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1. Broken legs, death threats and fatwas: the trials and tribulations of THE 99 

the 99 fatwa Broken legs, death threats and fatwas: the trials and tribulations of THE 99 
[Reprinted from The National. An Arabic version is located here.
 Broken legs, death threats and fatwas: the trials and tribulations of THE 99 We first met. Naif Al-Mutawa several years ago, and followed the story of The 99 and Teshkeel Comics, as he attempted to offer modern, constructive role models for youth in the Arabic world. At a time when the world seemed to be in a hopeless conflict, Dr. Al-Mutawa's work seemed to be a shining example of the unifying power of comics. However in recent months, he's come under a fatwa, imposed by a Saudi Arabian cleric, as recounted here.  With  his permission, we're reprinting, his current piece on the Fatwa and what he's doing to fight a charge of heresy.]

Many years ago, I was the volleyball counsellor at a summer camp in New England. It was 1990 and I was fit for five minutes. It seems there’s always an injury I can blame my (lack of) fitness on. That summer was no different.

Running into the lake, I slipped. My hands instinctively shielded my face from hitting the lake bottom and my elbows jerked back and got caught in the sand, sending my right shoulder out of its socket. I popped it back in. It was painful. I had to rest for a week before seeing a doctor. And then, on the way to the clinic, I had a terrible car accident that meant I completed my journey to the hospital in an ambulance. I’ve had my share of car accidents. Two of them were not my fault. This was one of those. It involved being shunted by a Mack truck while I was stationary at a traffic light.

At the hospital I was told that my shoulder had popped out again and that the boot of my car had been compressed to within inches of my head. I was lucky.

It was there I met an ambulance chaser, which was a first. I got his card. I got his pitch. I told him there and then not to bother: if the lorry driver who had written off my car had money, I reasoned, he would have had brakes too. I also told him I did not want to live my life by taking something away from someone else. I wanted to create rather than destroy. I did not want to be associated with a bottom feeder.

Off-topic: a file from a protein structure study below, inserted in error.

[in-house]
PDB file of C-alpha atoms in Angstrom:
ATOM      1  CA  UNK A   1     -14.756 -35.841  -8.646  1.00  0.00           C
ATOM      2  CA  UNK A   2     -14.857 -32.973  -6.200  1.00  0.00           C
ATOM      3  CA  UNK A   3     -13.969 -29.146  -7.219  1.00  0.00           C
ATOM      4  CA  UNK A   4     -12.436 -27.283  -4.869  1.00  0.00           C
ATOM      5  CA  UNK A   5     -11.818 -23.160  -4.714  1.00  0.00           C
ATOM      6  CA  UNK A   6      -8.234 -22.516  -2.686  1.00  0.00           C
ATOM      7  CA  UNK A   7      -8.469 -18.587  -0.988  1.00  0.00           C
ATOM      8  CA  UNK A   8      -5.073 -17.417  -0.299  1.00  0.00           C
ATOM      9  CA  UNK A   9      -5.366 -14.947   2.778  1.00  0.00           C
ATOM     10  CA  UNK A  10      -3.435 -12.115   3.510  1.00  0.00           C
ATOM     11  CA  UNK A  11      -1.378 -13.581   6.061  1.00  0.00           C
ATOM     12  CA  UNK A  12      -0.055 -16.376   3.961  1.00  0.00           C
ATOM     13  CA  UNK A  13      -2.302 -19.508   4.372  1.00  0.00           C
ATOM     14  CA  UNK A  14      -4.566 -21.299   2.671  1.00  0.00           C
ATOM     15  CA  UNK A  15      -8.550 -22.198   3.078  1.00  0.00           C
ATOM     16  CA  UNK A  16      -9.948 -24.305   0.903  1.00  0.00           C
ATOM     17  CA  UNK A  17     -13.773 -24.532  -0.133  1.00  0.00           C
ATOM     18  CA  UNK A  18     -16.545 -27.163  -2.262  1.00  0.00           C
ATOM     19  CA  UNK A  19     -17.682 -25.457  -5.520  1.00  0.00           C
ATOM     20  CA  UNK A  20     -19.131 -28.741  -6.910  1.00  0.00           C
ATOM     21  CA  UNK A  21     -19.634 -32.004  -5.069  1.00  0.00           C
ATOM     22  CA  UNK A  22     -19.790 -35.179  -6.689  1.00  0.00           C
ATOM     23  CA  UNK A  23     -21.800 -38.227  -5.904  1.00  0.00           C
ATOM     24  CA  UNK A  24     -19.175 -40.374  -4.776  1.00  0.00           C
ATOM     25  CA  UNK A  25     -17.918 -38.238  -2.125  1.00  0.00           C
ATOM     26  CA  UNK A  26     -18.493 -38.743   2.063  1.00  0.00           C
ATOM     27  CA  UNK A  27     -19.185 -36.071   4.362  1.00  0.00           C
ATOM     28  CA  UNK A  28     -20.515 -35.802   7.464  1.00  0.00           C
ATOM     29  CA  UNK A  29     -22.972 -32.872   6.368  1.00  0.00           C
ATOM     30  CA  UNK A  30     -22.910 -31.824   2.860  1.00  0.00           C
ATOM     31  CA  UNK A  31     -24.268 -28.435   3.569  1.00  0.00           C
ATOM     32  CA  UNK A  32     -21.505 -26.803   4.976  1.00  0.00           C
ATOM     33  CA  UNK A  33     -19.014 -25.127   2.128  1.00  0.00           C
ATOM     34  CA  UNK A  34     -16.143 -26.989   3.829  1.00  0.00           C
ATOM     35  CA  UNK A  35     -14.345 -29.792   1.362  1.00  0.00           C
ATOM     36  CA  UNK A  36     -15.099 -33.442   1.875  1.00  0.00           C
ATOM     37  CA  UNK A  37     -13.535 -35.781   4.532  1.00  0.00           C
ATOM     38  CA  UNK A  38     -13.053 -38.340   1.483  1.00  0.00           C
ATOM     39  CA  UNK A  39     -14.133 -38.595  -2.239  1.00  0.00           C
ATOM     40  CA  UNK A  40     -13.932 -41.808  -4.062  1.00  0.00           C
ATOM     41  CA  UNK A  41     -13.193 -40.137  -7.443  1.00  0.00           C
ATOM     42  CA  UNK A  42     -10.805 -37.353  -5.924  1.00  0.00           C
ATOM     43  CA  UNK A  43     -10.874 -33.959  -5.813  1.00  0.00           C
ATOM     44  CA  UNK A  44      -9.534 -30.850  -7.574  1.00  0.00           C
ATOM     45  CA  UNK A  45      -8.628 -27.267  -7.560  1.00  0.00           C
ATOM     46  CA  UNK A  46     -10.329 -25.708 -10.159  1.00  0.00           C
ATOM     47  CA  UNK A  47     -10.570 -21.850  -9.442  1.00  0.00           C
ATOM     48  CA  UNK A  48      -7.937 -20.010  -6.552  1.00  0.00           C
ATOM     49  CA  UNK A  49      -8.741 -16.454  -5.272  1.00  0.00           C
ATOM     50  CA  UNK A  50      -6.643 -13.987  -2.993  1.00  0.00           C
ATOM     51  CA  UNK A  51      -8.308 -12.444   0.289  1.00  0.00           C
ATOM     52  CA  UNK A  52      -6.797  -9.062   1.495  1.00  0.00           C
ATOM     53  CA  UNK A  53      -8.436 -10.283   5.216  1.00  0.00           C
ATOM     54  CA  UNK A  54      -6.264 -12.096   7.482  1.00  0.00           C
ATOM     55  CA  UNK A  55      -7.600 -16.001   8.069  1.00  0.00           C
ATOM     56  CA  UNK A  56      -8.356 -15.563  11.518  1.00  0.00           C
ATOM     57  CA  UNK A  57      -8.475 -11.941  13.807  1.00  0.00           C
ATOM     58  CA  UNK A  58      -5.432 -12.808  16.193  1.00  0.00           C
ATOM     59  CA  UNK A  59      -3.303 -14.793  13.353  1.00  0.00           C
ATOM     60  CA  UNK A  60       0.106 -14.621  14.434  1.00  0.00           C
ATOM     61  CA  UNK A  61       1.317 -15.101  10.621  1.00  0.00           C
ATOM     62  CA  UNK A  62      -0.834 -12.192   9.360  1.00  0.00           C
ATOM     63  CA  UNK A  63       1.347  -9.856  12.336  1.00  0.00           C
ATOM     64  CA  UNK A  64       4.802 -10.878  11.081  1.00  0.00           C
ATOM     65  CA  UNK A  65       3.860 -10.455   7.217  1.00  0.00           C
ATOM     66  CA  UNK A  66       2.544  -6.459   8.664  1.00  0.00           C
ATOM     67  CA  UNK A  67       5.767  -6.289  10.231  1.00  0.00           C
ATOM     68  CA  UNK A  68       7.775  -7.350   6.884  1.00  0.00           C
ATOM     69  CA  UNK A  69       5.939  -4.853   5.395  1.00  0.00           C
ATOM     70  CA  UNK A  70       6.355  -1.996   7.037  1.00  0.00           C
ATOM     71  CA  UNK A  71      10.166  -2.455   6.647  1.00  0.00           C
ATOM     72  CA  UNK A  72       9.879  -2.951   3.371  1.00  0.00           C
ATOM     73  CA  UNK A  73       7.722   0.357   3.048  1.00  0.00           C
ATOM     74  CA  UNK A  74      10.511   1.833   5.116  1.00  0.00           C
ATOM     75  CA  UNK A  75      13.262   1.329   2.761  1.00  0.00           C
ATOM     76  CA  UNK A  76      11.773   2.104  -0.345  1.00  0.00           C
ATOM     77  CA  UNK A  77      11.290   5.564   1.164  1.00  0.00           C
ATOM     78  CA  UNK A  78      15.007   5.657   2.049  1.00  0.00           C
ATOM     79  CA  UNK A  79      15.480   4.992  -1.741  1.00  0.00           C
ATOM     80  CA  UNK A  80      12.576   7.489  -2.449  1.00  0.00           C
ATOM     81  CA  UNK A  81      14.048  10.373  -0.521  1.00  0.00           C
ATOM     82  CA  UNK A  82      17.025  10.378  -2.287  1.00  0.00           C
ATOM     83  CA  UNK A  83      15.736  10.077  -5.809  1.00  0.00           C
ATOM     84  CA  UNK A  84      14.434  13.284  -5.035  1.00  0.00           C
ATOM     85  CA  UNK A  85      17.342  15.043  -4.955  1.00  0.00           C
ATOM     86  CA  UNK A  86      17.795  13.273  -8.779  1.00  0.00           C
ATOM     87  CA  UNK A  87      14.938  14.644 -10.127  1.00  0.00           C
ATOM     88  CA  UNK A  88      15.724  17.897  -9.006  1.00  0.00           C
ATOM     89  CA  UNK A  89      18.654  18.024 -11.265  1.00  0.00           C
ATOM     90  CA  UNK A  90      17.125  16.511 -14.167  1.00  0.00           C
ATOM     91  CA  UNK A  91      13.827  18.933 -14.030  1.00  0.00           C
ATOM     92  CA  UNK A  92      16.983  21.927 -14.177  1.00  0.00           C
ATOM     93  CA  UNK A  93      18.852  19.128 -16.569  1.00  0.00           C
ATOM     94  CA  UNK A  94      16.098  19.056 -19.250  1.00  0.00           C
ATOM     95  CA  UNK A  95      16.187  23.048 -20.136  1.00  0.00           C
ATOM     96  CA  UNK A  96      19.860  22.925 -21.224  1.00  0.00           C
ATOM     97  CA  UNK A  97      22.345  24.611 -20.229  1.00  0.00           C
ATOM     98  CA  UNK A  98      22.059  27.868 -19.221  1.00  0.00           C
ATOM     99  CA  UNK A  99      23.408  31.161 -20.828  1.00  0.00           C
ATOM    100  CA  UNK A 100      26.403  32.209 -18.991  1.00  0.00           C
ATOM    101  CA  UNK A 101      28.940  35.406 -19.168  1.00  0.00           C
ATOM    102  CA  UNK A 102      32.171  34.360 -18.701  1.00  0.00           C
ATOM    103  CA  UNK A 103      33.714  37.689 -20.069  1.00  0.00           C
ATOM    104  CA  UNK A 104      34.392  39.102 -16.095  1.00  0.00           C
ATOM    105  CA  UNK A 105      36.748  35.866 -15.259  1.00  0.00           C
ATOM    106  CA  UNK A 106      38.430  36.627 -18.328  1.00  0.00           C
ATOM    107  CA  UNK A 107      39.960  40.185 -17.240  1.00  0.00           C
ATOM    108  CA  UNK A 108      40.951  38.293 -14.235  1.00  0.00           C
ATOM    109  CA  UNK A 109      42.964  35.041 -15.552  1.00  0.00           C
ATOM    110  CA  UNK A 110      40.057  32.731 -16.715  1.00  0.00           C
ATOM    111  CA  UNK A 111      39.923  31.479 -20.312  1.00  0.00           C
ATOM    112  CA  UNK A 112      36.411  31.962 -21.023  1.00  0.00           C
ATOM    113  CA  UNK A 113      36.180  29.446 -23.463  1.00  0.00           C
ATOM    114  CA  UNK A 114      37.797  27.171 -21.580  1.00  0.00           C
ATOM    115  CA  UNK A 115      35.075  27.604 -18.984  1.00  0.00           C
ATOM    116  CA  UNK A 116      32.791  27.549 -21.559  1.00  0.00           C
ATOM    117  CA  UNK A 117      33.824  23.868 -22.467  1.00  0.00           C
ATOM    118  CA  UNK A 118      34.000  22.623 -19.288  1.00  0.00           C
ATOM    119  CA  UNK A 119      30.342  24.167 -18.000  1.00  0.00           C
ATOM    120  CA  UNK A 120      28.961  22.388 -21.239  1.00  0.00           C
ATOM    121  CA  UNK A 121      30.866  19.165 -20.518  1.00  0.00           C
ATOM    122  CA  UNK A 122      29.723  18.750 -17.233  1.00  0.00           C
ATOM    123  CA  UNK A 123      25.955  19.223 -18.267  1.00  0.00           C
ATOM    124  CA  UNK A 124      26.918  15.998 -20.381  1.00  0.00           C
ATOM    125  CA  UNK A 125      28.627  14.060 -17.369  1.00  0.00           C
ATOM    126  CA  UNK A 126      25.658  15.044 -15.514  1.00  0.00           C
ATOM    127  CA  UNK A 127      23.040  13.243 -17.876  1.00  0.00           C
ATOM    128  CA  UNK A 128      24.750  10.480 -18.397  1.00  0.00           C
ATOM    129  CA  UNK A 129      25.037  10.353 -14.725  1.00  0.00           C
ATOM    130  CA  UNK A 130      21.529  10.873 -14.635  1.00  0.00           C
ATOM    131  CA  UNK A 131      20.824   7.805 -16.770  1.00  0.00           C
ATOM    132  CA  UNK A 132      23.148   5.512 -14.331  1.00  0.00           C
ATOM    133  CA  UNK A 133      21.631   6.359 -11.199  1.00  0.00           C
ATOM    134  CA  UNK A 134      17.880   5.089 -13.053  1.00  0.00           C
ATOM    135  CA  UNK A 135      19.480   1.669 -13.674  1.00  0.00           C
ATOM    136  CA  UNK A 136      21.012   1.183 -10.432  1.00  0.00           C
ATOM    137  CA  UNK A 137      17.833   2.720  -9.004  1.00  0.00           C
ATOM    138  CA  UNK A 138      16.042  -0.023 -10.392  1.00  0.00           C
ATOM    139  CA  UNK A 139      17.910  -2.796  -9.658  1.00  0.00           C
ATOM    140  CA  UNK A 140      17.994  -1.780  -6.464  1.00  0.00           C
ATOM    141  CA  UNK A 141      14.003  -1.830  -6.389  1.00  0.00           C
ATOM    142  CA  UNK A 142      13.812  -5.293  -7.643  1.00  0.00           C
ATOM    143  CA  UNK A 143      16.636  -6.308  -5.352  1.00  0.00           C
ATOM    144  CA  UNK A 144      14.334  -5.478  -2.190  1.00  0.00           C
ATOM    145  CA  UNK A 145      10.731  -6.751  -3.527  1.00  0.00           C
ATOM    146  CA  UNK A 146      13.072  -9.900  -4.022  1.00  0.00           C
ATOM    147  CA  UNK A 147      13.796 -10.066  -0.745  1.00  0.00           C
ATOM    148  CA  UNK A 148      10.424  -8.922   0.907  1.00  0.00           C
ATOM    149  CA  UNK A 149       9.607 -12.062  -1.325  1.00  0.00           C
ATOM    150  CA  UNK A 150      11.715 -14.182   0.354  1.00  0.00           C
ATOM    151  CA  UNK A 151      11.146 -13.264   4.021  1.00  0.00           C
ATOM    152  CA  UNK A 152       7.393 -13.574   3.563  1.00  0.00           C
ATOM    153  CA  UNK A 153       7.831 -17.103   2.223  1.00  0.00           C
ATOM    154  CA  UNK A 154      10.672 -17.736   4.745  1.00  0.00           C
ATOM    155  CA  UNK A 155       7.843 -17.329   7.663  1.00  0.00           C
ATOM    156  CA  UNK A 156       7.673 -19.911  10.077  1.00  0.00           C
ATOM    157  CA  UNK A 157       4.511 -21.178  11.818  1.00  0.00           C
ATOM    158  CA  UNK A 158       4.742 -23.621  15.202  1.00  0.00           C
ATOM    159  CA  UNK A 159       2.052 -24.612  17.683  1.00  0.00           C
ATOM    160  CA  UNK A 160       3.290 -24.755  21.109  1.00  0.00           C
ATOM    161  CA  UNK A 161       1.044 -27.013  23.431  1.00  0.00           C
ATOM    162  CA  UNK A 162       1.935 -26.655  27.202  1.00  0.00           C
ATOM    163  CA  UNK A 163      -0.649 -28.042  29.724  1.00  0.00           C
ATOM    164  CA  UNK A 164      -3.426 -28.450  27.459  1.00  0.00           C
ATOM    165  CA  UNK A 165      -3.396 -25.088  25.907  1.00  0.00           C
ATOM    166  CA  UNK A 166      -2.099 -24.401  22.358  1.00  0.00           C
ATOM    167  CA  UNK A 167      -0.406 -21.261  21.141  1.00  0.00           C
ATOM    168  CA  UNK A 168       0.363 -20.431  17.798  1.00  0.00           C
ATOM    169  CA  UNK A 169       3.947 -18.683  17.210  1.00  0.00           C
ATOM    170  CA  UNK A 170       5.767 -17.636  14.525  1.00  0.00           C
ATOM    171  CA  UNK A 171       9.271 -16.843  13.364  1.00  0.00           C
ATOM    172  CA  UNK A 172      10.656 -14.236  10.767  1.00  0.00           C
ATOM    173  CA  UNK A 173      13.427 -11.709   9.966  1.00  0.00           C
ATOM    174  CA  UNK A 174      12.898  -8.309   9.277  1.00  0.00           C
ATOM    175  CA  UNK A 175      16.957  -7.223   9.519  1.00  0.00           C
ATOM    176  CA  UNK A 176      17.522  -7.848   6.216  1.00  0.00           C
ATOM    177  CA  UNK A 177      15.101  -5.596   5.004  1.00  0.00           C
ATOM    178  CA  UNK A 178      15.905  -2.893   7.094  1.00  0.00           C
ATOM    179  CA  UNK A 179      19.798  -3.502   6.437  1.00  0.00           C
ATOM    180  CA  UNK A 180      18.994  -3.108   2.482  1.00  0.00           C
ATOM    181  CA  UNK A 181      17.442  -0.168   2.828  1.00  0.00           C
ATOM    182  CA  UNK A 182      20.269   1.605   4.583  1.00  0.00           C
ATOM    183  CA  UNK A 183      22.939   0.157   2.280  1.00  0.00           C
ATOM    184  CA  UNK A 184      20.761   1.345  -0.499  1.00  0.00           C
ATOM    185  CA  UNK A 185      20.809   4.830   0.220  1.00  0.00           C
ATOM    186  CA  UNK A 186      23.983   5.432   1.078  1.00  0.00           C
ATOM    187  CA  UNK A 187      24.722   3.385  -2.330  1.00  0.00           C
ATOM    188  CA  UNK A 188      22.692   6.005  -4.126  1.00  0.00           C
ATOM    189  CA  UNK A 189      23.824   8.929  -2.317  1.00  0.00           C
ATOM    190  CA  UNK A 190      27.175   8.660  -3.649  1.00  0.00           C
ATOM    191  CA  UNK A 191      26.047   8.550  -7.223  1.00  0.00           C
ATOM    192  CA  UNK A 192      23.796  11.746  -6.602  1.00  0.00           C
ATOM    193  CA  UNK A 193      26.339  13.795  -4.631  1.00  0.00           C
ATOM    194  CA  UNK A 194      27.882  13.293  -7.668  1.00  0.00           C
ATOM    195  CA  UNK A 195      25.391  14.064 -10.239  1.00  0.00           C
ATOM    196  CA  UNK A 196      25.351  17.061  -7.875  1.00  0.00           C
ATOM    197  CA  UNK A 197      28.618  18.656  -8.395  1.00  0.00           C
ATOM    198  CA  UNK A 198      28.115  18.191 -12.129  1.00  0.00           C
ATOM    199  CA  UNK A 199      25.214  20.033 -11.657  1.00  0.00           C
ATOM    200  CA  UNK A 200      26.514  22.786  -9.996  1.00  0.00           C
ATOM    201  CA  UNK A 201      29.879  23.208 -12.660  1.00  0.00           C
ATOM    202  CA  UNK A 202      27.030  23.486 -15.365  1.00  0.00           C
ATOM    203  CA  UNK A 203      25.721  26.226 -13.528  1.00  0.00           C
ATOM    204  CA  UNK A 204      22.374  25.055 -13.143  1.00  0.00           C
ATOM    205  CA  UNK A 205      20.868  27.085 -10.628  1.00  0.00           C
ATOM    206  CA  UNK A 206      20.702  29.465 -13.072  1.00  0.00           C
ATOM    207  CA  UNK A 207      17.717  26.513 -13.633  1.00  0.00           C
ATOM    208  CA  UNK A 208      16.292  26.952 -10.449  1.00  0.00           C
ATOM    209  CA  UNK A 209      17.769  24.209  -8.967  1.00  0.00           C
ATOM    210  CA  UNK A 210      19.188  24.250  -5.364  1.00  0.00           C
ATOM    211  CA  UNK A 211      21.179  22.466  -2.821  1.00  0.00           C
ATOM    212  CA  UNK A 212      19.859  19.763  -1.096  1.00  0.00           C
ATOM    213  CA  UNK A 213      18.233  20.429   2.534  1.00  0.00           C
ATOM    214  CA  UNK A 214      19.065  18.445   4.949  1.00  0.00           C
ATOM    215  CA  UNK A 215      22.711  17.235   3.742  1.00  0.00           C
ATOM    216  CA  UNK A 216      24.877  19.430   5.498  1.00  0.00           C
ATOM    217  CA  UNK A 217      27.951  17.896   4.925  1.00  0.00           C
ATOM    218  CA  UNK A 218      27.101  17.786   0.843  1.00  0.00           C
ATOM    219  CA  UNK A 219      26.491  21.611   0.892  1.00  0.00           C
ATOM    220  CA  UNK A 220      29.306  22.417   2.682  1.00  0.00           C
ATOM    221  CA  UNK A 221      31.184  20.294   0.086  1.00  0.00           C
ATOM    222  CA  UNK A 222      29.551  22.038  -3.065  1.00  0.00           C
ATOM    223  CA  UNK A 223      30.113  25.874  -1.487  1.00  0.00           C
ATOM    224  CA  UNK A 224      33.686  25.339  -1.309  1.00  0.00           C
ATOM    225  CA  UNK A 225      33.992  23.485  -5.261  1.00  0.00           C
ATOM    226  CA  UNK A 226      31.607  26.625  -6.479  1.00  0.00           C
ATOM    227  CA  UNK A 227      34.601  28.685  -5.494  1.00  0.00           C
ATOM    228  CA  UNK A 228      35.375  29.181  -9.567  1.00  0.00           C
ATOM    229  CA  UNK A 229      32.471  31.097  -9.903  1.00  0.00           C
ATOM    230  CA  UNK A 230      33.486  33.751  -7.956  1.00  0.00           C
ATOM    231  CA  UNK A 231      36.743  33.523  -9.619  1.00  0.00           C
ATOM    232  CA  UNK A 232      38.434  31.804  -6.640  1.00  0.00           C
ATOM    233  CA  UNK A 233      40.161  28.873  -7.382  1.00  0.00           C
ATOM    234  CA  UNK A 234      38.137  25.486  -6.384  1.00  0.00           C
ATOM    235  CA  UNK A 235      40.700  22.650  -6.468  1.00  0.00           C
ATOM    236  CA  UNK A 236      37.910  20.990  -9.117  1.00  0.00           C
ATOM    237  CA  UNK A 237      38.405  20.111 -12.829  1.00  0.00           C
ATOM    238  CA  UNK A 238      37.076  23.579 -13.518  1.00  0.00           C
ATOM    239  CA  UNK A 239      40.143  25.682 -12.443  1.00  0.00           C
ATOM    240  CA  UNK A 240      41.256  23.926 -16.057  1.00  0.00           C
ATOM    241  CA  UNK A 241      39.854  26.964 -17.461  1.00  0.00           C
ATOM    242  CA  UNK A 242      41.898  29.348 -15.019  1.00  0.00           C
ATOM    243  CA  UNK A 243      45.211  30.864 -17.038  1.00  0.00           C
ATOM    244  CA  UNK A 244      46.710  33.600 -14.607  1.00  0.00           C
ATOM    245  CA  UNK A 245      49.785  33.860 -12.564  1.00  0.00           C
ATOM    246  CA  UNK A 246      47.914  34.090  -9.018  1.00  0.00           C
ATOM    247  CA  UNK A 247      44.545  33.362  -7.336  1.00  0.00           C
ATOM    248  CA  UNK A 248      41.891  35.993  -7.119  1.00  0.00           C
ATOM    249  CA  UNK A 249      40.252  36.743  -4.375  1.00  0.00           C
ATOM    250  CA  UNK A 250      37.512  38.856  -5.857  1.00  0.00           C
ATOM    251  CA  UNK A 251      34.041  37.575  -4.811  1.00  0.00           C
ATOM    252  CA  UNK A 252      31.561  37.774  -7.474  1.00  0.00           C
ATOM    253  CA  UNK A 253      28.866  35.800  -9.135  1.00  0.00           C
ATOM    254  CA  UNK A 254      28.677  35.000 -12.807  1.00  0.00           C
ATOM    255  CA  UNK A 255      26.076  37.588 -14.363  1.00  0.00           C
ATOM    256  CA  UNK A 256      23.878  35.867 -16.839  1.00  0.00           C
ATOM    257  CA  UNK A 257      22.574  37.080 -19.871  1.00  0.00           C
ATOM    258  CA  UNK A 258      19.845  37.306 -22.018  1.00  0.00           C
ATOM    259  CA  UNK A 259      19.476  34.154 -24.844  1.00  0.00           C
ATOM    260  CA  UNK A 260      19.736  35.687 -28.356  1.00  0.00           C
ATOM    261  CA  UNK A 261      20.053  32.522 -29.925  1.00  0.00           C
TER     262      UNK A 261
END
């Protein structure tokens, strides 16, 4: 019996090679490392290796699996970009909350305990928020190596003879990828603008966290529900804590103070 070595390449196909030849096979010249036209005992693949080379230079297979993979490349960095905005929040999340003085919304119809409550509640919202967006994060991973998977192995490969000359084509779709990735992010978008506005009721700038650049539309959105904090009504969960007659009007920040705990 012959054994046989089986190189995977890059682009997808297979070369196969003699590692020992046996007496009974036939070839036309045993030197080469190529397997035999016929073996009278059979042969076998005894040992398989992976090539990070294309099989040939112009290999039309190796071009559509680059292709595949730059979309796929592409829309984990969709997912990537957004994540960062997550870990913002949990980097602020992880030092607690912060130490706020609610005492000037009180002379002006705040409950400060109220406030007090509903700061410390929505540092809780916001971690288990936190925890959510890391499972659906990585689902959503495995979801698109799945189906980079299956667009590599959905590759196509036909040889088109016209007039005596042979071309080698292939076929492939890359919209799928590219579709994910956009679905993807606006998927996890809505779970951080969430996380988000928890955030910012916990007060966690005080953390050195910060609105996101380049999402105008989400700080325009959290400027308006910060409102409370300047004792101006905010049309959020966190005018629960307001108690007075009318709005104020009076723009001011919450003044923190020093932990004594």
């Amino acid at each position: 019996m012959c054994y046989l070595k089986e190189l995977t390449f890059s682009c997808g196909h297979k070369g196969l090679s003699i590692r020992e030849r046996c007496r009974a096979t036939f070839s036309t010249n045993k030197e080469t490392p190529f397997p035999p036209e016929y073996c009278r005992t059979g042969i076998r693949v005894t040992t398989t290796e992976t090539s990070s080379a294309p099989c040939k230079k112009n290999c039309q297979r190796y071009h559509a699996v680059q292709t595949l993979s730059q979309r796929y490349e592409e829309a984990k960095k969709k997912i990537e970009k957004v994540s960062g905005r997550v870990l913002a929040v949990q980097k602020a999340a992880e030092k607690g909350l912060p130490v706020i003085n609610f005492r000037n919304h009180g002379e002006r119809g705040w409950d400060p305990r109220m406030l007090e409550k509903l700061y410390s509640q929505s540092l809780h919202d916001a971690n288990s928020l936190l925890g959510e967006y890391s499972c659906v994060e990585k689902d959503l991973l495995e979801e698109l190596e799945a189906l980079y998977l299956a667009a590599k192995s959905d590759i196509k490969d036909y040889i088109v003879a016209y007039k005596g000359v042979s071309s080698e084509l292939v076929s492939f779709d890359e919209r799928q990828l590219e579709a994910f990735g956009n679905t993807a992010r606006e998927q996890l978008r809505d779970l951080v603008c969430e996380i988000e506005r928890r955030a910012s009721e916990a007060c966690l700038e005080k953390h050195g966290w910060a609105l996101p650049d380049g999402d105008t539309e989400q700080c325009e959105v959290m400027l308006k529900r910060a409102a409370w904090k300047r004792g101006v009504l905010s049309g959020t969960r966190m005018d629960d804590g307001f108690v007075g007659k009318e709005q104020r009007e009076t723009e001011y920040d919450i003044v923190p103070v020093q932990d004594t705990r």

A few weeks later, a six-year-old boy sneaked up on me while I was brushing my teeth and said: “You don’t have a country … you don’t have a country …” A fellow counsellor who had roughly the same intellect as the young boy was hiding behind a tree. He had put the child up to it. It was surreal.

I called my father in Kuwait and he casually explained to me that Iraq’s invasion was a routine matter that would solve itself in a matter of days. It didn’t. The things fathers say.

Now, many years later, I have spent the summer recovering from another painful injury (giving me another excuse to explain away why I’m still not fit).

Last summer, as I was leaving my children’s summer camp in New England, I missed a step on an outdoor staircase and got my leg caught between a step and a tree root. I went in one direction and my leg in another. I broke my leg so badly my bones came out of my body for a breath of fresh air. My surgeon referred to my fracture as Humpty Dumpty. It took several surgeries and months of physical therapy to start to feel normal again.

While I recovered, another bottom feeder made his way into my life, this time forcefully. A man whose view of reality is narrow and violent, sued me for heresy and went around submitting false accusations to various institutions asking for a fatwa on my work with THE 99, a super-hero cartoon series I created based on the 99 attributes of God.

Sadly, the Grand Mufti of Saudi Arabia and the ministry of Islamic affairs in Kuwait did not do their homework and issued fatwas condemning THE 99 based on false accusations and misstatements provided by this ambulance chaser. This is after THE 99 had been broadcast daily for two years all over the world.

The United Nations, the World Economic Forum, world leaders including president Barack Obama, the emir of Kuwait and many others endorsed my work for bridging cultures and tolerance.

In fact, THE 99 has been approved by the ministries of information in Saudi Arabia and Kuwait and was funded by a Saudi Islamic Investment Bank with its own Sharia board.

This accusation opened up a Pandora’s box and led to an avalanche of extremists each trying to outdo one another. It led to fatwas and more recently death threats from Twitter accounts linked to ISIL and Al Qaeda.

You can imagine the call I had with my parents and my children when the front page of Kuwait’s leading daily newspaper quoted various death threats. Look on the bright side I told my parents. This shows the impact of THE 99.